The following 4 minute video was produced by the World Health Organisation in collaboration with the writer and illustrator Matthew Johnstone. It simply and powerfully depicts the struggles of depression along with the importance of getting outside help:
It was Churchill who first referred to his depression as his ‘black dog’. It is a useful metaphor as it helps the individual to separate themselves from the negative feelings they are going through.
The author C.S. Lewis’ description from his children’s book The Lion, The Witch and the Wardrobe describes Narnia under the white witch when it is ‘always winter, but never Christmas.’ That explains a dark bleak time with no apparent end in sight. It also captures something of the emotion and sentiment of the darkness of depressive thinking.
Other descriptions of depression I have heard include
– like being pushed into a pit you can’t climb out of.
– like being lost in a fog
– like drowning in quicksand
Some important points to consider:
1. Depression is a growing world wide concern. Depressive disorder is expected to overtake heart disease as the biggest health issue worldwide by 2030.
The experience of depression is so ubiquitous that it has been called the common cold of emotional life. It truly is an equal opportunity employer affecting people of all social and economic backgrounds.
2. There is no one size fits all approach. Medication can be of great benefit to some, but others may need a completely different approach.
3. Being emotionally genuine and authentic with those who are close to you can be powerfully beneficial. However, it is important that you feel safe to open up to such people.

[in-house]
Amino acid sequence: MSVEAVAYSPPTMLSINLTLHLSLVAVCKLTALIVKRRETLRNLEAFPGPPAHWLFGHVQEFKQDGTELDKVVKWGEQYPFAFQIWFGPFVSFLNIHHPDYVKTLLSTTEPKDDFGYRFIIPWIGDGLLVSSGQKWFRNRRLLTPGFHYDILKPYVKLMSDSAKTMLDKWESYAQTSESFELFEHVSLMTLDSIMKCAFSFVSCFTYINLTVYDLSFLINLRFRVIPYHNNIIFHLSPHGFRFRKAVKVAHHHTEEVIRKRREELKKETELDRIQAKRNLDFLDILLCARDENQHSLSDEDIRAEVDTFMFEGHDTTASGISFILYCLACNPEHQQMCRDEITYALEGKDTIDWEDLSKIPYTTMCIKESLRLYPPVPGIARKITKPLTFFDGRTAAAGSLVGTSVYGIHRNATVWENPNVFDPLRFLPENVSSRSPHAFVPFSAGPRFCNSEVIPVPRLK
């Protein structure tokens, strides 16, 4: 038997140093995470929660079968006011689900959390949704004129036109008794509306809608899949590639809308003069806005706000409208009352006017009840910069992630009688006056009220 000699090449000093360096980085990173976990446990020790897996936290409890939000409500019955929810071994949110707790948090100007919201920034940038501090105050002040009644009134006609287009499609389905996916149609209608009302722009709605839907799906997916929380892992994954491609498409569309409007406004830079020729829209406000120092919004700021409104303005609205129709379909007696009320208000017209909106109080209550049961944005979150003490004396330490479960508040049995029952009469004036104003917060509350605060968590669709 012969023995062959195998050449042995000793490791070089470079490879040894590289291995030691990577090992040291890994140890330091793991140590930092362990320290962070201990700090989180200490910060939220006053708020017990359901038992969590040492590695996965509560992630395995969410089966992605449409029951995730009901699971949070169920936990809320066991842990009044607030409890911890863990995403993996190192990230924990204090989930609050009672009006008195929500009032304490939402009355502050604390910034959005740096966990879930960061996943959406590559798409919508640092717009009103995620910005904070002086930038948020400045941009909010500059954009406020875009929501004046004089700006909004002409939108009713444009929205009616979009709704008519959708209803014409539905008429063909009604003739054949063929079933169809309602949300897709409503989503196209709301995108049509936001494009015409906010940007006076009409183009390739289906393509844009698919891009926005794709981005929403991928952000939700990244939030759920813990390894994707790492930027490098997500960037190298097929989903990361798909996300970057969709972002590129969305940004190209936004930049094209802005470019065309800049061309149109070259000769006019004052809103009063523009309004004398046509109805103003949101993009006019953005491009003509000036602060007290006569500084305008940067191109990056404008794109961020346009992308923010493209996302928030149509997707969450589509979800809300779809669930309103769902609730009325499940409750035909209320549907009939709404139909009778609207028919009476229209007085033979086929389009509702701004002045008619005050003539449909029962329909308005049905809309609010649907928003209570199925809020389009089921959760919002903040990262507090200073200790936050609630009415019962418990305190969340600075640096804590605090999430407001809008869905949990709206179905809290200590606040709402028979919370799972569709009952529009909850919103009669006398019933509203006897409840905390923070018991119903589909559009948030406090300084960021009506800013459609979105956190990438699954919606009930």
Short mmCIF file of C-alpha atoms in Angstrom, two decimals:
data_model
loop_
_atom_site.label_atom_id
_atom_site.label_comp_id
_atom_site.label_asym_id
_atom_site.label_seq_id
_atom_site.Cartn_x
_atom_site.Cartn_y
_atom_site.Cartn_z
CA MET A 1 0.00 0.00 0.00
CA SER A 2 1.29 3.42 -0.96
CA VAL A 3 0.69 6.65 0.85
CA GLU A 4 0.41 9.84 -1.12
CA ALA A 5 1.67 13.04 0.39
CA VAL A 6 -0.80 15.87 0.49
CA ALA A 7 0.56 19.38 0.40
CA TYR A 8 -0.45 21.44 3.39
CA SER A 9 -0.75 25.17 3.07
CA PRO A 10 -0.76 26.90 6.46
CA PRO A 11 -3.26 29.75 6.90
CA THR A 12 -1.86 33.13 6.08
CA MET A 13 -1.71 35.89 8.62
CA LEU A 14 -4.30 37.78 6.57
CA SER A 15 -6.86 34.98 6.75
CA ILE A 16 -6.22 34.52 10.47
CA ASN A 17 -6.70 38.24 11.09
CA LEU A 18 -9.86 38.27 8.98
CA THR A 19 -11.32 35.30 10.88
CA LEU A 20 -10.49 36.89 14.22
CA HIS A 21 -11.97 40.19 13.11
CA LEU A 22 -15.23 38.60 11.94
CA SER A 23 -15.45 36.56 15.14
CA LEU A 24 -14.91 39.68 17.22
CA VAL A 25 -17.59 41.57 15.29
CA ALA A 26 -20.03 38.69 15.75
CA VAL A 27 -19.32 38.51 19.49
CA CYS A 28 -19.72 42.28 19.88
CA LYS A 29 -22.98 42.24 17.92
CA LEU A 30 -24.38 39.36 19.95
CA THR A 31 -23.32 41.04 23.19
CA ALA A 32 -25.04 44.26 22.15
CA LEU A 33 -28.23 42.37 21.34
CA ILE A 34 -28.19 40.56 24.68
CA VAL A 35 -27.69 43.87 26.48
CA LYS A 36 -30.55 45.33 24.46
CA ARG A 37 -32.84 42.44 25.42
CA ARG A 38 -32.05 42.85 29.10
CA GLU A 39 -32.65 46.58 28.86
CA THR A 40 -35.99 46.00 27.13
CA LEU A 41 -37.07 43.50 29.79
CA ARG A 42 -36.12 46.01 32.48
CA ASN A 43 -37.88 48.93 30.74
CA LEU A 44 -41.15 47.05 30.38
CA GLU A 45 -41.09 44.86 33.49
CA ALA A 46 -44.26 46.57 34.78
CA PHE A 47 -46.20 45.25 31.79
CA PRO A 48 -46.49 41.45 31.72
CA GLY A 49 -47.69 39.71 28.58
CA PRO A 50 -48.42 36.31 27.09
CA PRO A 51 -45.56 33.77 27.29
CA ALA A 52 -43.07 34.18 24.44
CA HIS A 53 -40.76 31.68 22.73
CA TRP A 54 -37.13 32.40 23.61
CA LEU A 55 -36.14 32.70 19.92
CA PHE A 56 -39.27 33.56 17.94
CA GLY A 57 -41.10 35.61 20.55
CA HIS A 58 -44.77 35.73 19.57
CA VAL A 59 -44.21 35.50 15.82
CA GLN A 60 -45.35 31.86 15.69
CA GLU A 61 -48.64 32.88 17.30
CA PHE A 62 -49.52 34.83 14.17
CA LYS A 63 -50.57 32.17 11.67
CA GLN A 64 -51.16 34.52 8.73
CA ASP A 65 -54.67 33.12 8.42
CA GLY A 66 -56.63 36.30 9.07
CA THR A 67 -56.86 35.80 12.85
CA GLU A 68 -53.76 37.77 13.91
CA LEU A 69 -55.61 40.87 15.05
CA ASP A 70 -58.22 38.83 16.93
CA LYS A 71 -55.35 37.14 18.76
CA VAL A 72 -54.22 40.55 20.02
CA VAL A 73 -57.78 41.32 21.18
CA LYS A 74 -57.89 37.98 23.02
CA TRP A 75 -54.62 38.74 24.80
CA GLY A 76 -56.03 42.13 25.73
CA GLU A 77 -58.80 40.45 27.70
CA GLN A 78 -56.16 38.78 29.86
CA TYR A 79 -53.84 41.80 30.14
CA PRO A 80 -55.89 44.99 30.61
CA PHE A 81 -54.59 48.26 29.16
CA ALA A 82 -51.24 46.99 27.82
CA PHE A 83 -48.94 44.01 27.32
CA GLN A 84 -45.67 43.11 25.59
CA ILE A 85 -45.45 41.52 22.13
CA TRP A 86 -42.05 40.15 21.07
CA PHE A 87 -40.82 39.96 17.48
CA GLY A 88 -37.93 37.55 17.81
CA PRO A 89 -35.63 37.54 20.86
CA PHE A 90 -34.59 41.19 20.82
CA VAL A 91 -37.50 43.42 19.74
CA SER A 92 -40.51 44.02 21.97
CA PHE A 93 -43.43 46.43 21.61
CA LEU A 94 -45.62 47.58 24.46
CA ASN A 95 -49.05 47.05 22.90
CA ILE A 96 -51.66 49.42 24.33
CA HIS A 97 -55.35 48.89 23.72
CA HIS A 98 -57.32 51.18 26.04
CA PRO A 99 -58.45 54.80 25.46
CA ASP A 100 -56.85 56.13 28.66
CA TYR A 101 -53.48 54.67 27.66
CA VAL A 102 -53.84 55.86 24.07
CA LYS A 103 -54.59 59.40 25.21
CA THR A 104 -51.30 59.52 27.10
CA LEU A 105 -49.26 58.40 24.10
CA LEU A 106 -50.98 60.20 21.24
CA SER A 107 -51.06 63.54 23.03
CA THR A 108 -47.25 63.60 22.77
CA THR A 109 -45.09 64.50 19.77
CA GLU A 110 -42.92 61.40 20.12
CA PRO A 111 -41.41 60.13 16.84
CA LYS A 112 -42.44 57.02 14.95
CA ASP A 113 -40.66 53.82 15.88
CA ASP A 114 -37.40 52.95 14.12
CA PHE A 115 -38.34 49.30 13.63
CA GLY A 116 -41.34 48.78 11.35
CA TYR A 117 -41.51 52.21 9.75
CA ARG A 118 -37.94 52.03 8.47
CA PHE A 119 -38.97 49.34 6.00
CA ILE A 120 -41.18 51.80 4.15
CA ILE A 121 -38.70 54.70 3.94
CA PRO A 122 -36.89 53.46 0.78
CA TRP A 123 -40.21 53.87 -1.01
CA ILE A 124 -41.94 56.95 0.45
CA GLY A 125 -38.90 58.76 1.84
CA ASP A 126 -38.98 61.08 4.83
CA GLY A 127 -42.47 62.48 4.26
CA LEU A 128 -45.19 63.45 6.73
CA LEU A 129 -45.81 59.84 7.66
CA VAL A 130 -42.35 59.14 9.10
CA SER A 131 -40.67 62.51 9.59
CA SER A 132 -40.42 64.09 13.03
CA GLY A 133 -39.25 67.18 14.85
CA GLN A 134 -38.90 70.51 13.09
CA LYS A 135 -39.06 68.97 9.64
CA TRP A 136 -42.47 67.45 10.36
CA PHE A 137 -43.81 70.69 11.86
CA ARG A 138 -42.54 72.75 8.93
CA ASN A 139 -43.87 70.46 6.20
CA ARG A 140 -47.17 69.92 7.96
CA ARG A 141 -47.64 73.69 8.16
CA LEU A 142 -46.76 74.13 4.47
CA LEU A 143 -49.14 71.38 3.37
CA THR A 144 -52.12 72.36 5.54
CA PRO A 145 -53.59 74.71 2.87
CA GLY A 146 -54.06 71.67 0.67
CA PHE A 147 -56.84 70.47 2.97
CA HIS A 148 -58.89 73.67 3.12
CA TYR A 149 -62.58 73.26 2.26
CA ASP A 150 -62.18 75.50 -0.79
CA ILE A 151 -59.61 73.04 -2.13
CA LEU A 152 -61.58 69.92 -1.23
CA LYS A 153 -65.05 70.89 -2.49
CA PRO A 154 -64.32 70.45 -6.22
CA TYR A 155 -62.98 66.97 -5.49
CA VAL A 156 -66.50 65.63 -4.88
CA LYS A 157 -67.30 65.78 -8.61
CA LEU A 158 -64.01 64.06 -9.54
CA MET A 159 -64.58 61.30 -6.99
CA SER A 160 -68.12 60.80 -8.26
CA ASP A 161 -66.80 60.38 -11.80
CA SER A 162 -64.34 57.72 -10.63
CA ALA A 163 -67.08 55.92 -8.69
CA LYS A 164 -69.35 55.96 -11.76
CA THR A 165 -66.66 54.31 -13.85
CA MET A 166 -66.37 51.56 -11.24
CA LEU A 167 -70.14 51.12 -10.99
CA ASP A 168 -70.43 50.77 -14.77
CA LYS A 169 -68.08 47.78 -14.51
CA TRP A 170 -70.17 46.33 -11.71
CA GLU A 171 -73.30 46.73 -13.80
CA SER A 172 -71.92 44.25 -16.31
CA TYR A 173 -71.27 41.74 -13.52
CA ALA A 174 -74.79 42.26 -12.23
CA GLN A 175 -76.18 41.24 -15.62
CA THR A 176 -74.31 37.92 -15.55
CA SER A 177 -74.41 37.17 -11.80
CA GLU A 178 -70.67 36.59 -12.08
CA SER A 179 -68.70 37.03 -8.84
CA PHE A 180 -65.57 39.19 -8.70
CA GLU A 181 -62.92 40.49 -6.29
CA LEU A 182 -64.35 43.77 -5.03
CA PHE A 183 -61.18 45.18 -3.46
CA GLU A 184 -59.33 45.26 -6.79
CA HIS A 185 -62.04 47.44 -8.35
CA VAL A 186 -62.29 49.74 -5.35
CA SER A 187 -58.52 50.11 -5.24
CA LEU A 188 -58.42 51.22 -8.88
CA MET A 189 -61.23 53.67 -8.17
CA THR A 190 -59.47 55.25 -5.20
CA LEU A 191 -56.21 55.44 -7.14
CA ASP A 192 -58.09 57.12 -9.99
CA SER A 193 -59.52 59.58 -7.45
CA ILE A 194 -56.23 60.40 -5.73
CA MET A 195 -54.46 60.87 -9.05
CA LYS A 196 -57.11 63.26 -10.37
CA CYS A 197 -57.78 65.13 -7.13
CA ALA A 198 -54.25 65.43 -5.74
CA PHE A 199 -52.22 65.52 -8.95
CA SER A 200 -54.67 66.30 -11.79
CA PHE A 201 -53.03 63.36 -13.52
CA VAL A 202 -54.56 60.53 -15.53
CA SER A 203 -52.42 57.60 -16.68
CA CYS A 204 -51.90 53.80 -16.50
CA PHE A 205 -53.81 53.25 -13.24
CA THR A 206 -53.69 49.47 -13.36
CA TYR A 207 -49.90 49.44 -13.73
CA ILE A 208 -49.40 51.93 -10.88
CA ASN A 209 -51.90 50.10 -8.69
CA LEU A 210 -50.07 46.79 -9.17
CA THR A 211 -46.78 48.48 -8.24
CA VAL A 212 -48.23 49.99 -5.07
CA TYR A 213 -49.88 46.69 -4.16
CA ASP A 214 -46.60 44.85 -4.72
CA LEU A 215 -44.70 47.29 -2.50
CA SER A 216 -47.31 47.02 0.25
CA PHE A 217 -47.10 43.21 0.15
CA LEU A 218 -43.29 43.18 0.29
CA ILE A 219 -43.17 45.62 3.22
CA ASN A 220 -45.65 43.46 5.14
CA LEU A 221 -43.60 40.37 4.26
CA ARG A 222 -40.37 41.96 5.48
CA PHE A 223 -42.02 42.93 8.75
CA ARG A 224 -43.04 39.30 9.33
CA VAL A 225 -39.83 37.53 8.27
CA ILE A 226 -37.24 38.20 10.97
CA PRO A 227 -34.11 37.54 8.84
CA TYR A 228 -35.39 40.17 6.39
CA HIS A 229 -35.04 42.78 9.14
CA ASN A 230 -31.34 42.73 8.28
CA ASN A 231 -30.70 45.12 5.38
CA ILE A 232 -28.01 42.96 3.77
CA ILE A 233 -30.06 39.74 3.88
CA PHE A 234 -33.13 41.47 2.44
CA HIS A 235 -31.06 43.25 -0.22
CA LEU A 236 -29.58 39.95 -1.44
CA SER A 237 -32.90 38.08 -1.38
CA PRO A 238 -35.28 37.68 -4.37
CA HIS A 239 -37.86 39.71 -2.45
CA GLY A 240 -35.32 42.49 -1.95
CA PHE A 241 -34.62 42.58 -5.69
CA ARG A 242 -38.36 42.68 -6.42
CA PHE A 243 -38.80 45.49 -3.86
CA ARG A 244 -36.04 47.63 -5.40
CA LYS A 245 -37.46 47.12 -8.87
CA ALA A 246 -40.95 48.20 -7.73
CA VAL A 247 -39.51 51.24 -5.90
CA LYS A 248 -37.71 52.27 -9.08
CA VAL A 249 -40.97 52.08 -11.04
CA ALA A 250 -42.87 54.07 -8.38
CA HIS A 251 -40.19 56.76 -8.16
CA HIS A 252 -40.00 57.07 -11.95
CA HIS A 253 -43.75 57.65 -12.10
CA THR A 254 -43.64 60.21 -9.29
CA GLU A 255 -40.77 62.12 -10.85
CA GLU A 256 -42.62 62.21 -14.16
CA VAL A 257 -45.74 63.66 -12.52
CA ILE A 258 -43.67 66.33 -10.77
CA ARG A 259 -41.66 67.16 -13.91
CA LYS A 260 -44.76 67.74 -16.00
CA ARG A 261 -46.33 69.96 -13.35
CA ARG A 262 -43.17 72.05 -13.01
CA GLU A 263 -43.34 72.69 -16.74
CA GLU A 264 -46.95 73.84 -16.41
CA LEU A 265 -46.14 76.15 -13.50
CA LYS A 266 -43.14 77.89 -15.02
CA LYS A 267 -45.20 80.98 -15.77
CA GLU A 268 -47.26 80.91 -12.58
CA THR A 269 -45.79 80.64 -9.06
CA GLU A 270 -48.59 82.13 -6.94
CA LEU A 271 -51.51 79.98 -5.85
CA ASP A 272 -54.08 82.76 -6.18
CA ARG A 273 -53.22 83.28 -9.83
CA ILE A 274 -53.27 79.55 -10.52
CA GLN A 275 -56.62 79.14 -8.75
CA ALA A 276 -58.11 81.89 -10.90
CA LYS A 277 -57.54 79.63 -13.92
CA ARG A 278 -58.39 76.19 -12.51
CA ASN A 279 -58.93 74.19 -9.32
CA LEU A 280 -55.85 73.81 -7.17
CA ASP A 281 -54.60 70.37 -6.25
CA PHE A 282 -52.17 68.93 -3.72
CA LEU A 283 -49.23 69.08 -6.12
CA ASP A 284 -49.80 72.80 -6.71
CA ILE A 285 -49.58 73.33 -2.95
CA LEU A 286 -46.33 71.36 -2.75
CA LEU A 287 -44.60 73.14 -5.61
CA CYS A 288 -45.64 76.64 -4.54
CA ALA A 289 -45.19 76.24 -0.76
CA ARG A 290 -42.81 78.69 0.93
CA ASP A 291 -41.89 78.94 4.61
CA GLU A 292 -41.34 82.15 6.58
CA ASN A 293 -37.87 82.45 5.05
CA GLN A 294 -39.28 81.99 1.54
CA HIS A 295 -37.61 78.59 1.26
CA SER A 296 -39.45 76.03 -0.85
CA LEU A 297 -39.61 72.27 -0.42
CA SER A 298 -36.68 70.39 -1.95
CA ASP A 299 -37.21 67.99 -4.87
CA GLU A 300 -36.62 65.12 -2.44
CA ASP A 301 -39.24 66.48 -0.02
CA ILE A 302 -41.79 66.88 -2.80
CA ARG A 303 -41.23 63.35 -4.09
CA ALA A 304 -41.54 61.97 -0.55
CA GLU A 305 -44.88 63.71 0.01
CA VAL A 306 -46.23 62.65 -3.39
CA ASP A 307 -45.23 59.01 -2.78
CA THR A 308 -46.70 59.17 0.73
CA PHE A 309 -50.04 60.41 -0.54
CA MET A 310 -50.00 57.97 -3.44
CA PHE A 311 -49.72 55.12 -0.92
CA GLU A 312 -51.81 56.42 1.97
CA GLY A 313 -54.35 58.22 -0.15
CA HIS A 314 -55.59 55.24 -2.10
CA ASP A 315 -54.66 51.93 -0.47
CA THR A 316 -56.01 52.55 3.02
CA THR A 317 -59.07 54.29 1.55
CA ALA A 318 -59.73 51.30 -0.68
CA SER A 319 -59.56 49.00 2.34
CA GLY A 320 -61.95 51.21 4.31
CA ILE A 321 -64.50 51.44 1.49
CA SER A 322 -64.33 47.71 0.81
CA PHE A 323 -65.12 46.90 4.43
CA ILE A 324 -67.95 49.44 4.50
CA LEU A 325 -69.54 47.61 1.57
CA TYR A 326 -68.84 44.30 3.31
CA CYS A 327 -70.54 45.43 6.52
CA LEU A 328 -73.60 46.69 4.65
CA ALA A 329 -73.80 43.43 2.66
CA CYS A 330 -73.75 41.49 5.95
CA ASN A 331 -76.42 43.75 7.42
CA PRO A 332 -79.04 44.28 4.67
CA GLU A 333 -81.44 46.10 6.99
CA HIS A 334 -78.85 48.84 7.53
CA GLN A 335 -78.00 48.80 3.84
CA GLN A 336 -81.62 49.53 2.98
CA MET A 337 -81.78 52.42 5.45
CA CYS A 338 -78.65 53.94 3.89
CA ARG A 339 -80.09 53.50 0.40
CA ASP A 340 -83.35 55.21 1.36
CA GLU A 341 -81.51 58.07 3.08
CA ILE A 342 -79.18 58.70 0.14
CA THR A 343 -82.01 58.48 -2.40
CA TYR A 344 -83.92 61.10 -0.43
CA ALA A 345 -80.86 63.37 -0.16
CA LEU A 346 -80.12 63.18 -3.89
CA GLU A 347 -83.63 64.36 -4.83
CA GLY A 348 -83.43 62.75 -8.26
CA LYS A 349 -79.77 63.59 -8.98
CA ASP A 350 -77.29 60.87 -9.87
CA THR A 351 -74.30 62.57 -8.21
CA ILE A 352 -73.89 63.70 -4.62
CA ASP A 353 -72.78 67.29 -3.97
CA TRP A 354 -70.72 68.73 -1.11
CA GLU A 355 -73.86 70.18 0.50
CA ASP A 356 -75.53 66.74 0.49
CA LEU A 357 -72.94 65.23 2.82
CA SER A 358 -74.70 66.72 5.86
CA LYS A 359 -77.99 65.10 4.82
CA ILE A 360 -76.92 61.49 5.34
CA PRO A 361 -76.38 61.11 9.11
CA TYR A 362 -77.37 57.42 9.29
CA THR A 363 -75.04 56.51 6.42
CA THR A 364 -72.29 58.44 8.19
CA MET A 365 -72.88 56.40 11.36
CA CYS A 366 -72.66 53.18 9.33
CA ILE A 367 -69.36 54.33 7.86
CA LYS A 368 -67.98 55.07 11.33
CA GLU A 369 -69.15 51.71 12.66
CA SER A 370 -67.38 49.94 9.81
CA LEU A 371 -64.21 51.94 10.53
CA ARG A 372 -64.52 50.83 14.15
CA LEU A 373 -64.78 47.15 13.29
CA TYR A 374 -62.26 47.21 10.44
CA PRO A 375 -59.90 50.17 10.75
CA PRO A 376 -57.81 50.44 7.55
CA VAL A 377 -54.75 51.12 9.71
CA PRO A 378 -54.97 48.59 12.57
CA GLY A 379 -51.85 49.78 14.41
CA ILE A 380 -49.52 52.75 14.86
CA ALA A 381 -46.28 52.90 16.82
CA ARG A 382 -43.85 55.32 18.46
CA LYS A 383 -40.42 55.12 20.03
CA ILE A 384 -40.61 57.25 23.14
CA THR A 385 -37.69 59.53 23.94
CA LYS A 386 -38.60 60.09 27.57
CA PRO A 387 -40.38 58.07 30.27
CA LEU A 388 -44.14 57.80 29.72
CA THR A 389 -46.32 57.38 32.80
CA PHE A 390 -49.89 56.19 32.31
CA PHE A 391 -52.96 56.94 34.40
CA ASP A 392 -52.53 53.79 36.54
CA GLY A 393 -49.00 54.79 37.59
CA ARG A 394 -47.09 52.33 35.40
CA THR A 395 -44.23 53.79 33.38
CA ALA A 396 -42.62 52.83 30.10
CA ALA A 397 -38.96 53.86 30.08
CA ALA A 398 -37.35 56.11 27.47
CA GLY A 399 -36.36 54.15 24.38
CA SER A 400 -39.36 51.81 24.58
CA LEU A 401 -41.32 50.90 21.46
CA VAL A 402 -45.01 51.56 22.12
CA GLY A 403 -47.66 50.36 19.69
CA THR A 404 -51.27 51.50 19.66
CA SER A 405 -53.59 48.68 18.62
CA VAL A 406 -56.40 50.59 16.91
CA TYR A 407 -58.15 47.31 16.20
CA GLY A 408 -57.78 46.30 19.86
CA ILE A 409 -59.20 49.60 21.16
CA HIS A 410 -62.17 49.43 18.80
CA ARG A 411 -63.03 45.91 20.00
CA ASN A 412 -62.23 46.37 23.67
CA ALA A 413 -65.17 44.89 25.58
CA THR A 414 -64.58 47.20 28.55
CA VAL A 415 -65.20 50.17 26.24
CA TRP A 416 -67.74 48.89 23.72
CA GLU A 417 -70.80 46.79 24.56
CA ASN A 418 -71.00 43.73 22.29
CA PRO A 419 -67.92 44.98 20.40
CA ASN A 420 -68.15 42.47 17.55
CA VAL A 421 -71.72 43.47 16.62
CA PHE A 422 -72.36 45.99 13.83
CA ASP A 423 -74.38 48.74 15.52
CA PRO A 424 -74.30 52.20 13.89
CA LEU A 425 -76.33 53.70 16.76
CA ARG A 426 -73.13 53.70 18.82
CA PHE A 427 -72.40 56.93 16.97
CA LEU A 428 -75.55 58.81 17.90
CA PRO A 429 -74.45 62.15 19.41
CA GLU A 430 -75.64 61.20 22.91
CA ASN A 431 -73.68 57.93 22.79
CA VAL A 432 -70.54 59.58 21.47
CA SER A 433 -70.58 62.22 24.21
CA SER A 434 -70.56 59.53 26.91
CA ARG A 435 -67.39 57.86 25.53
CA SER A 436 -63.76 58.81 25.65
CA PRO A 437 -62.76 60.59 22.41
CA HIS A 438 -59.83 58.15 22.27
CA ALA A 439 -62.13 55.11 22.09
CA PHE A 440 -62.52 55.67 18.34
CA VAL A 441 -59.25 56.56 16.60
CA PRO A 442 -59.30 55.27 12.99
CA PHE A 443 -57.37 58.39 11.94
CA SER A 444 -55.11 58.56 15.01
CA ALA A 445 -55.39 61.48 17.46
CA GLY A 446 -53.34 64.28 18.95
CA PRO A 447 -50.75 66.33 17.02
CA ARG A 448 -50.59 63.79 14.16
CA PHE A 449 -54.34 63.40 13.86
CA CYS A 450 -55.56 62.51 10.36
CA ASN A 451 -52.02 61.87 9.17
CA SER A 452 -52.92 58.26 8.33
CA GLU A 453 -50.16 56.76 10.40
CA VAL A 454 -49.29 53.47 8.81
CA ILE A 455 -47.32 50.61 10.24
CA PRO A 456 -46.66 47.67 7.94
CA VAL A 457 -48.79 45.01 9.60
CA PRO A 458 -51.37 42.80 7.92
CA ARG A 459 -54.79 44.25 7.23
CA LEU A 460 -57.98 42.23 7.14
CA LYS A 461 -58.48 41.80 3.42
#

4. Accepting the ‘black dog’ as part of your life can also help to reduce his power in your life.
5. Beware of the effects of tiredness and stress on making you feel more down. (See the post The Difference between Talking to Your Heart and Listening to Your Heart.)
6. Regular exercise can be very beneficial. (Also see post and video What is the Single Most Important Thing I can do to Improve my Physical Health?)
7. Journalling your mood and keeping a gratitude list can be very helpful in gaining perspective.
And perhaps most important of all is to maintain hope, that in time, with the right support and help, those dark days can pass.
Quoting Matthew Johnstone:
“I wouldn’t say that I’m grateful for the black dog, but he has been an incredible teacher. He forced me to re-evaluate and simplify my life. I learned that rather than running away from my problems it’s better to embrace them.
The black dog may always be a part of my life, but he will never be the beast that he was. We have an understanding. I learned that through knowledge, patience, discipline and humour the worst black dog can be made to heal.”
Psalm 42:5 from the Old Testament also captures this sentiment when the psalmist cries out:
“Why are you downcast, O my soul? Why so disturbed within me?”
But the verse goes on in determination:
“Put your hope in God, for I will yet praise Him, my saviour and my God.”
In depression events around us are interpreted in a personally negative way and we look at that as pervasive (that is affecting all of our life) and in a permanent way. So when something goes wrong I don’t just say I did a bad job, but I lose the ability to separate myself from my performance. I start to think I am a bad person and I always will be.
(I talk about my own personal experience with depressive thinking in the video ‘Just As I Am’.)
But perhaps most fundamentally depression is a form of anger – a frustration with life and life’s circumstances that is projected rather than outwards to others, inwards onto the self.
What are your thoughts on this metaphor of the black dog and these ways of looking at depressive thinking?